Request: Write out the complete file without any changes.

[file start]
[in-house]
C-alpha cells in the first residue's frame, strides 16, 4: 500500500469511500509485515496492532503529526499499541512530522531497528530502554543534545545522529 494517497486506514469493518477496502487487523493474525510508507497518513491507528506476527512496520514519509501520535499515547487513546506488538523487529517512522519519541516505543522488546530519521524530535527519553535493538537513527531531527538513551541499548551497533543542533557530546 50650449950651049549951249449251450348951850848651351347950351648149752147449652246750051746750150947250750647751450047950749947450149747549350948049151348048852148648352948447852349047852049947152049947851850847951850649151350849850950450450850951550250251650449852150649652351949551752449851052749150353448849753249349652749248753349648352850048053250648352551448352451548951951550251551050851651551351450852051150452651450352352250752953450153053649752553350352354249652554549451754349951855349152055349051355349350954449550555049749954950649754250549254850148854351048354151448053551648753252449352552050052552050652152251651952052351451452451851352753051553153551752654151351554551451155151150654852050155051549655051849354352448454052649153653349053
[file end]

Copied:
[in-house]
C-alpha cells in the first residue's frame, strides 16, 4: 500500500469511500509485515496492532503529526499499541512530522531497528530502554543534545545522529 494517497486506514469493518477496502487487523493474525510508507497518513491507528506476527512496520514519509501520535499515547487513546506488538523487529517512522519519541516505543522488546530519521524530535527519553535493538537513527531531527538513551541499548551497533543542533557530546 50650449950651049549951249449251450348951850848651351347950351648149752147449652246750051746750150947250750647751450047950749947450149747549350948049151348048852148648352948447852349047852049947152049947851850847951850649151350849850950450450850951550250251650449852150649652351949551752449851052749150353448849753249349652749248753349648352850048053250648352551448352451548951951550251551050851651551351450852051150452651450352352250752953450153053649752553350352354249652554549451754349951855349152055349051355349350954449550555049749954950649754250549254850148854351048354151448053551648753252449352552050052552050652152251651952052351451452451851352753051553153551752654151351554551451155151150654852050155051549655051849354352448454052649153653349053